ECB Meeting Account Shows Desire to Pre-empt Loss of Confidence
22 May, 2020
By David Barwick – FRANKFURT (EconoStream) – The account of the European Central Bank’s meeting of 29-30 April, released by the ECB on Friday, showed members of the Governing Council to be keen on preserving financial market confidence, potentially by pre-emptive policy action.
At the meeting, which took place April 29-30, members expressed concern that pro-cyclical amplification effects would become more likely with the increasing duration of the crisis, and that the ECB needed to be prepared to take further measures and to keep the transmission mechanism intact.
According to the account, the recovery of stock prices had not been “grounded in improved fundamentals” and a risk that further declines in inflation would boost real interest rates was seen.
The Governing Council’s decisions in March and April had preserved the ECB’s accommodative policy stance and its transmission, but worry was expressed about “undue risks of fragmentation” re-emerging as the economy deteriorated further, the report said.
“It was underlined that past experience showed that a loss of confidence in financial markets had to be avoided and pre-emptive action was preferable,” it said. Council members noted that illiquidity on the part of companies or banks could amplify the economic downturn and pose deflationary risks, problems fiscal policy was called on to help address.
“Overall, it was felt that the longer the crisis endured, the more the risk of financial amplification effects would increase,” the account said.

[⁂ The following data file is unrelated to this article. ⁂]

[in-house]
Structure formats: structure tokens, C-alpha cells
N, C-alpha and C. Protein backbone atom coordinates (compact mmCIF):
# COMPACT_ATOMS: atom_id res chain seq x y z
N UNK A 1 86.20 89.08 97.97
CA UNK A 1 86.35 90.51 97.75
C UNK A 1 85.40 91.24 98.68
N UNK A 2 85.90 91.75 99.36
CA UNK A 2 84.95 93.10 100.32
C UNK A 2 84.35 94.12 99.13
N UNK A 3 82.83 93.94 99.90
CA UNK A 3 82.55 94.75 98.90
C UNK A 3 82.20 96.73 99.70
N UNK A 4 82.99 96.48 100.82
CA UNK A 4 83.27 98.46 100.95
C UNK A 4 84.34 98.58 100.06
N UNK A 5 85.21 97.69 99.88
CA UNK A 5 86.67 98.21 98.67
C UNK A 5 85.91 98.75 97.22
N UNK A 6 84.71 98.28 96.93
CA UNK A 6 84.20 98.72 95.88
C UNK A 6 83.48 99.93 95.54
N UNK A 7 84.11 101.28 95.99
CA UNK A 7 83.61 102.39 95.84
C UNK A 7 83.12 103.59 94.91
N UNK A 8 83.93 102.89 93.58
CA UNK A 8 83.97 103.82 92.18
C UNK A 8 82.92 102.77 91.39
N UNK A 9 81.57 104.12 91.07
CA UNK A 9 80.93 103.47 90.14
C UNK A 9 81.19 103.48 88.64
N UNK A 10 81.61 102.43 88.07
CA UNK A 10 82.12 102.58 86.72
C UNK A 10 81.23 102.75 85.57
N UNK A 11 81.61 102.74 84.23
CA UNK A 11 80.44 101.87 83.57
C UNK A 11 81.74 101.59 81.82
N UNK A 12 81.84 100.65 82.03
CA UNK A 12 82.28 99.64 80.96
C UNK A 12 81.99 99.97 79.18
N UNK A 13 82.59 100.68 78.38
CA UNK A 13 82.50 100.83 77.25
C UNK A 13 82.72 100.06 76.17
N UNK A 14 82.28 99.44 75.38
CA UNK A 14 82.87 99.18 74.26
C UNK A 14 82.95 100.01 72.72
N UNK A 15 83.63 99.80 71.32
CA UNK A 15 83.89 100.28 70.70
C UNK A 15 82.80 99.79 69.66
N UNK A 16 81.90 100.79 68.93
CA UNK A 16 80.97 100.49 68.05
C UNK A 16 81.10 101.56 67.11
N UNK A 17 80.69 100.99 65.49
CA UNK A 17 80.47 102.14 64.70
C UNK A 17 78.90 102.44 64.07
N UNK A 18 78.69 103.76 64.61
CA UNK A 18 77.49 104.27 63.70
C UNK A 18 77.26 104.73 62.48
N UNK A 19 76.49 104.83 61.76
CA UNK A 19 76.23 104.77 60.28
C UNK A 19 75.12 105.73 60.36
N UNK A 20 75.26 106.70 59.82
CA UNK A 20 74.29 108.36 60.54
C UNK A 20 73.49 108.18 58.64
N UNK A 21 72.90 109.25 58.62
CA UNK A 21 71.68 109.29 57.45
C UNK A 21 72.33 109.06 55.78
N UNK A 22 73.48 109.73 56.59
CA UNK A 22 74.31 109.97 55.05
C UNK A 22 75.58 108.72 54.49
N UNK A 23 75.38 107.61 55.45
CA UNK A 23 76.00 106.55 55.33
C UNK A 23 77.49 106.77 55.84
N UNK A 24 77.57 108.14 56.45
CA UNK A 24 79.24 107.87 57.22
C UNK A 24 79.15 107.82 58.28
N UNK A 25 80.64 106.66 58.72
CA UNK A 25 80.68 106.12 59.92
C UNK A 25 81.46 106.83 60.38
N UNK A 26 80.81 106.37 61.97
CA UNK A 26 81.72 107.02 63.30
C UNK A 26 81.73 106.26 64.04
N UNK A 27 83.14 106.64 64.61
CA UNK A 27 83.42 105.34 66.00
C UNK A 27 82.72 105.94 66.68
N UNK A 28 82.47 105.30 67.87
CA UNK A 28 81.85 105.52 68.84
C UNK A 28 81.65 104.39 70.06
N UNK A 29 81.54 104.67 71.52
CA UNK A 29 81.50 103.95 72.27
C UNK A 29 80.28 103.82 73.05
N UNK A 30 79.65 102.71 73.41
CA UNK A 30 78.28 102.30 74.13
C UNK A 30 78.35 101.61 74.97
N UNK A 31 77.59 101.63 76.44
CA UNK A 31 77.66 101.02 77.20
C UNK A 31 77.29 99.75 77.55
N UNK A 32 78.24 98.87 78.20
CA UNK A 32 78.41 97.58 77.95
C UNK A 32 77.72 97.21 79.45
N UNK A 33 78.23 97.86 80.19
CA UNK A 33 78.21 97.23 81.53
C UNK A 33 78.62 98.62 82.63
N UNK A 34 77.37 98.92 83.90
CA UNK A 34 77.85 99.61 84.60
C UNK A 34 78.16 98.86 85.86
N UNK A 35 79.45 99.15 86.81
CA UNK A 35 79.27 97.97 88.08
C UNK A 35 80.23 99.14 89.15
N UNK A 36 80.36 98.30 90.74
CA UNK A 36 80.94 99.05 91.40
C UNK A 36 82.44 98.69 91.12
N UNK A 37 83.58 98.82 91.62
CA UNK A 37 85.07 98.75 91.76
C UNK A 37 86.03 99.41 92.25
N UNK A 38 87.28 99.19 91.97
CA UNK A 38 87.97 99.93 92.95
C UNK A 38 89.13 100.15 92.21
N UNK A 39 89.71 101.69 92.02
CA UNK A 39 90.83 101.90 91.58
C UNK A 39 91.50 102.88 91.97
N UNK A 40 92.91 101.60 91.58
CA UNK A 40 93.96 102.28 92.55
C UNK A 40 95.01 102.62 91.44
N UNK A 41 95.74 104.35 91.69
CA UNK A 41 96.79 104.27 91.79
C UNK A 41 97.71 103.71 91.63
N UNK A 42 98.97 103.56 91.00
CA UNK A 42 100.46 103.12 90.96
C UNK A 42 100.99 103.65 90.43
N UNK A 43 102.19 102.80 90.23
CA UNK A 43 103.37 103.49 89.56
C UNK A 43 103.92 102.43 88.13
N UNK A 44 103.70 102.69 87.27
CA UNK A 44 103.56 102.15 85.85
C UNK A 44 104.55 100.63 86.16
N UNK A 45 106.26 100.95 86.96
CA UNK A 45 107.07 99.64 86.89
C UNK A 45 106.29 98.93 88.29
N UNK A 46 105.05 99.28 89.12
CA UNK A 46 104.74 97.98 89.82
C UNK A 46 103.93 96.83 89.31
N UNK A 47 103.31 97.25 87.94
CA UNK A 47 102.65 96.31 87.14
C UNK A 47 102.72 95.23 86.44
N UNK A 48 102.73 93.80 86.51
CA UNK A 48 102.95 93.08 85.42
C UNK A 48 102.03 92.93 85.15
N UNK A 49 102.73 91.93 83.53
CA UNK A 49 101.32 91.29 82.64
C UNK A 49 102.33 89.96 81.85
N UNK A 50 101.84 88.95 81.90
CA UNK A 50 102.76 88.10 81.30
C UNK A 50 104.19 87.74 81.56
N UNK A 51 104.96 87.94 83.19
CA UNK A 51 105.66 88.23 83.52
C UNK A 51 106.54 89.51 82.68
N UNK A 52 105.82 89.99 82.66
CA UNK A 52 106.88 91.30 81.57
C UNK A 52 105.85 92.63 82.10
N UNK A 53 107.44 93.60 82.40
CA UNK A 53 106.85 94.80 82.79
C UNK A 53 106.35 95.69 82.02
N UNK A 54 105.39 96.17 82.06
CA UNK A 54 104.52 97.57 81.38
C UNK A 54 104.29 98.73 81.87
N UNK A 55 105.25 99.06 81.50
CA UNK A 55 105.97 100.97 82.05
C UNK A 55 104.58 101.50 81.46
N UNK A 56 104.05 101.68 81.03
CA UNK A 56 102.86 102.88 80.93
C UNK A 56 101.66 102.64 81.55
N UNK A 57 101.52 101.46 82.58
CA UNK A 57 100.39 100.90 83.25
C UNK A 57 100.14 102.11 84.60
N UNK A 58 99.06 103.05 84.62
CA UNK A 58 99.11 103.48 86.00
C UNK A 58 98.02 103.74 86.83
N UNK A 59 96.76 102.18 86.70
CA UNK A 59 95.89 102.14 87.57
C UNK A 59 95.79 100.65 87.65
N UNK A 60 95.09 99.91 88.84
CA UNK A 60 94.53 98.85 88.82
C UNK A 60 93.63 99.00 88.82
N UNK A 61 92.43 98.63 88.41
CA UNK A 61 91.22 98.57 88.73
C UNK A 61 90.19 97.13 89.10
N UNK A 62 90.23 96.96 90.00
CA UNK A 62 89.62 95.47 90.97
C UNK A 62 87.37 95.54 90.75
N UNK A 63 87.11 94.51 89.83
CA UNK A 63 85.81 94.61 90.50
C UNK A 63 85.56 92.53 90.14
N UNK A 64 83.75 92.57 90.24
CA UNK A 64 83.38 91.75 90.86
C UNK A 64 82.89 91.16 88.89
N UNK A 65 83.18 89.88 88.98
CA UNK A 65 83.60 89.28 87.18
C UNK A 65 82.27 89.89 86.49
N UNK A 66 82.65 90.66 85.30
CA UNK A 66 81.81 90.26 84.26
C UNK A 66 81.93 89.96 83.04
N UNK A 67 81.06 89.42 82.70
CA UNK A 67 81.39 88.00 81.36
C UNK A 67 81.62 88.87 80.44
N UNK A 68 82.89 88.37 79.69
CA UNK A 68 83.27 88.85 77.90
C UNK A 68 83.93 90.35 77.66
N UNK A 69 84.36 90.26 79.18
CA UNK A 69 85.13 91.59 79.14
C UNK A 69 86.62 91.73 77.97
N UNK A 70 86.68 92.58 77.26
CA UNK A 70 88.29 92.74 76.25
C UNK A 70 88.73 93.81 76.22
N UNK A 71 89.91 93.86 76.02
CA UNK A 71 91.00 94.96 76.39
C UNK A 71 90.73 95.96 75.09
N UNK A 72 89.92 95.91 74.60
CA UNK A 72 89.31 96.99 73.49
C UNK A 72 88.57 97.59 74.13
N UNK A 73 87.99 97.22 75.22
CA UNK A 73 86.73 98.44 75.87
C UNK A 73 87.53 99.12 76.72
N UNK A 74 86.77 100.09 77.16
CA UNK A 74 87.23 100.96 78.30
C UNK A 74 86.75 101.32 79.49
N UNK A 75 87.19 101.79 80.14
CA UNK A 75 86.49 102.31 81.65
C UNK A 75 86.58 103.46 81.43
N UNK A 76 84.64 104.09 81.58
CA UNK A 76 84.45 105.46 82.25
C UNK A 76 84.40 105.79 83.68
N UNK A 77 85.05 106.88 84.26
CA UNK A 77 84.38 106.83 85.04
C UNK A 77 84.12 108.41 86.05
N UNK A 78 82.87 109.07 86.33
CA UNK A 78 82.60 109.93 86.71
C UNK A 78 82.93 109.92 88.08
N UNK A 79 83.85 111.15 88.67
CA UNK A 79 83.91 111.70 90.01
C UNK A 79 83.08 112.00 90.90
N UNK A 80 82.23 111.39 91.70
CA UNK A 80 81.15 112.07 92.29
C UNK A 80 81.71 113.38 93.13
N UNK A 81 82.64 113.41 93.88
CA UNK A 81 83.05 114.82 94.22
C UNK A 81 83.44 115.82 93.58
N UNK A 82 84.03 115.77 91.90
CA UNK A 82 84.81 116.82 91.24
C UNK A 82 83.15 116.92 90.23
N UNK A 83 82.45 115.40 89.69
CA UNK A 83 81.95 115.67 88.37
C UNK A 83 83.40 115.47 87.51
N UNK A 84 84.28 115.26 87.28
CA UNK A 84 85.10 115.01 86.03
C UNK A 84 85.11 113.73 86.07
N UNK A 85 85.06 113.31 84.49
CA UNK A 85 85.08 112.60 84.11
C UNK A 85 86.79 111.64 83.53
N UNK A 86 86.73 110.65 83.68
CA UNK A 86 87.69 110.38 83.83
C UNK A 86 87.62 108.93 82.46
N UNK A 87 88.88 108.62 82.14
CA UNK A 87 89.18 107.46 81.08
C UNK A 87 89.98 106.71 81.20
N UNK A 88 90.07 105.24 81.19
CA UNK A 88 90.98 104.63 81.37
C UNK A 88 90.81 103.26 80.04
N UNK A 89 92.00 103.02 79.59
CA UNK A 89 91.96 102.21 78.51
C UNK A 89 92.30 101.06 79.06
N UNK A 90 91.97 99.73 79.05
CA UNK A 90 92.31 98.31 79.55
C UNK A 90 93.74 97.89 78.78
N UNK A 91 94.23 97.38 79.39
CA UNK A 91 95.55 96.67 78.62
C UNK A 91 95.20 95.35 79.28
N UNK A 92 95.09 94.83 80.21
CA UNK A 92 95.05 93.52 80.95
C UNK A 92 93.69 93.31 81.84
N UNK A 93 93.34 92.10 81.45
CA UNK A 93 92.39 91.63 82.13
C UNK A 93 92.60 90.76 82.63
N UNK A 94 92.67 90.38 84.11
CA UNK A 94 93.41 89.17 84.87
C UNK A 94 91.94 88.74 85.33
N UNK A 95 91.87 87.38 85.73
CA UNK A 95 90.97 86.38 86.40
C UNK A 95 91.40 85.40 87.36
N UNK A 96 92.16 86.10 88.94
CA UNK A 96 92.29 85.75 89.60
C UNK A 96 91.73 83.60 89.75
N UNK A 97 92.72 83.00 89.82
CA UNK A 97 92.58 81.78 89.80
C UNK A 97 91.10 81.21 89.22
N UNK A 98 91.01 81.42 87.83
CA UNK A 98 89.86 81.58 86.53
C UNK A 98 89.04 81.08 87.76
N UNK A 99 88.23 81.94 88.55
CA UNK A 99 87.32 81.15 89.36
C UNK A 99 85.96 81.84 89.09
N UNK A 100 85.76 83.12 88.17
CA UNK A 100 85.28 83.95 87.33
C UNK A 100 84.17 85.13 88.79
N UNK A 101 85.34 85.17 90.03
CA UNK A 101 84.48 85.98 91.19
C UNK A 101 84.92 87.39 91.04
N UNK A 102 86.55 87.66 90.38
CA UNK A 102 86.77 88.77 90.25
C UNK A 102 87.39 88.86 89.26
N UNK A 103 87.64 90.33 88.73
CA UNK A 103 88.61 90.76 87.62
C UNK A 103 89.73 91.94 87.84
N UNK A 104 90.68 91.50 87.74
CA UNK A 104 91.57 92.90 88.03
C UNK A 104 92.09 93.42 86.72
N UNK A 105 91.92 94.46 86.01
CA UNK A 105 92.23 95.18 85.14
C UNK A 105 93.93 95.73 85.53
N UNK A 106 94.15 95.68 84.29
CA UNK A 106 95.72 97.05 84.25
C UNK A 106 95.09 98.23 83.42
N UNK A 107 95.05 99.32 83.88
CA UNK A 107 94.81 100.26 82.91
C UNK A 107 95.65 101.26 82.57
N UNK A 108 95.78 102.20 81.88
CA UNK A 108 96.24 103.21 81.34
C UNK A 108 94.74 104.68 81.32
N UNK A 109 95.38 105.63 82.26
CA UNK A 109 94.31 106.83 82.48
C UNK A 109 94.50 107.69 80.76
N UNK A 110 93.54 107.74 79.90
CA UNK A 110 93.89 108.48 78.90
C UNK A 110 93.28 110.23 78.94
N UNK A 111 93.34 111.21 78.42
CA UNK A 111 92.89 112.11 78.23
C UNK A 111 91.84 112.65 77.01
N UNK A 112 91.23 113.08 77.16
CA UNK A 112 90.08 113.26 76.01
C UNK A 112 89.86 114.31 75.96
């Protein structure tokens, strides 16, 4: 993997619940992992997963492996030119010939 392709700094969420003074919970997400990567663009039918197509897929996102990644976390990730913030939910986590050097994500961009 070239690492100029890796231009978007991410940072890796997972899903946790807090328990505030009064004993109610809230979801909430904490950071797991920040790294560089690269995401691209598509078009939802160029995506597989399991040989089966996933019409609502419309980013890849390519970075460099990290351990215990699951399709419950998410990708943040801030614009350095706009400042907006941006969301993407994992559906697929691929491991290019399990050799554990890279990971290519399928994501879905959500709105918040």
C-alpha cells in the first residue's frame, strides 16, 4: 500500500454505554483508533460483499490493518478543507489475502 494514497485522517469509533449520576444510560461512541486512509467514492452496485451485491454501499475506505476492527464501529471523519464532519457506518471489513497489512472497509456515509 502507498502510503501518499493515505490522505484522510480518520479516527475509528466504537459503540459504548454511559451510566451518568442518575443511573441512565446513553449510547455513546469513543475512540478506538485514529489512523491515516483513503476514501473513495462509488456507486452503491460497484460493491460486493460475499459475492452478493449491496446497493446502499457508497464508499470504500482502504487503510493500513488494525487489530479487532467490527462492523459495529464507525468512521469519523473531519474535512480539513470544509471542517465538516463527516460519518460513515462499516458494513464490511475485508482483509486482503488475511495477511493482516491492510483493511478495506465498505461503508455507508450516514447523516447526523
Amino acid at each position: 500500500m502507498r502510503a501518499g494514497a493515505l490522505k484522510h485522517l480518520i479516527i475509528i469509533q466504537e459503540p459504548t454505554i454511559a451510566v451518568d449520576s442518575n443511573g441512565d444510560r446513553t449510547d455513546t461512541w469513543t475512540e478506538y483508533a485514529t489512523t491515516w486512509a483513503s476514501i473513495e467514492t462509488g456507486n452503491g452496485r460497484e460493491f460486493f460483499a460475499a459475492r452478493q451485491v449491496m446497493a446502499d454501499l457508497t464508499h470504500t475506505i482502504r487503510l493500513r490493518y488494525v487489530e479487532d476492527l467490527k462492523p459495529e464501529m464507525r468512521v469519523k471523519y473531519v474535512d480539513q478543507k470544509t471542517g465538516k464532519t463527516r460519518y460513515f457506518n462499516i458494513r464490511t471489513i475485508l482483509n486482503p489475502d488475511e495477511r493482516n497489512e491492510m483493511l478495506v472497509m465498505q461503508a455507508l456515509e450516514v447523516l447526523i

In view of the uncertainty about the outlook, the Council “stressed that the ECB needed to stand ready to adjust its monetary policy stance as appropriate and also to ensure the functioning of transmission across the euro area,” according to the report. It was specified that this included safeguarding favourable financing conditions, warding off downside inflation risks and preventing fragmentation.
The March 18 announcement of the €750-billion Pandemic Emergency Purchase Programme (PEPP) was assessed as having been instrumental, notwithstanding the subsequent strengthening of sovereign bond yields. It was “widely agreed” that implementation of the PEPP should employ the programme’s flexibility to maintain a smooth policy transmission.
The risk of fiscal dominance was acknowledged but seen as “by no means a justification for the Governing Council not to fulfil its price stability mandate and support monetary policy transmission”, the report said. However, price stability would need to be “kept to the fore” to ensure the ECB acted within its mandate.
Council members agreed that communication would include the ECB’s readiness “to adjust all of its measures, as appropriate, to ensure that inflation moved towards its aim in a sustained manner. It was fully prepared to increase the size of the PEPP and adjust its composition, and potentially its other instruments, if, in the light of information that became available before its June meeting, it judged that the scale of the stimulus was falling short of what was needed.”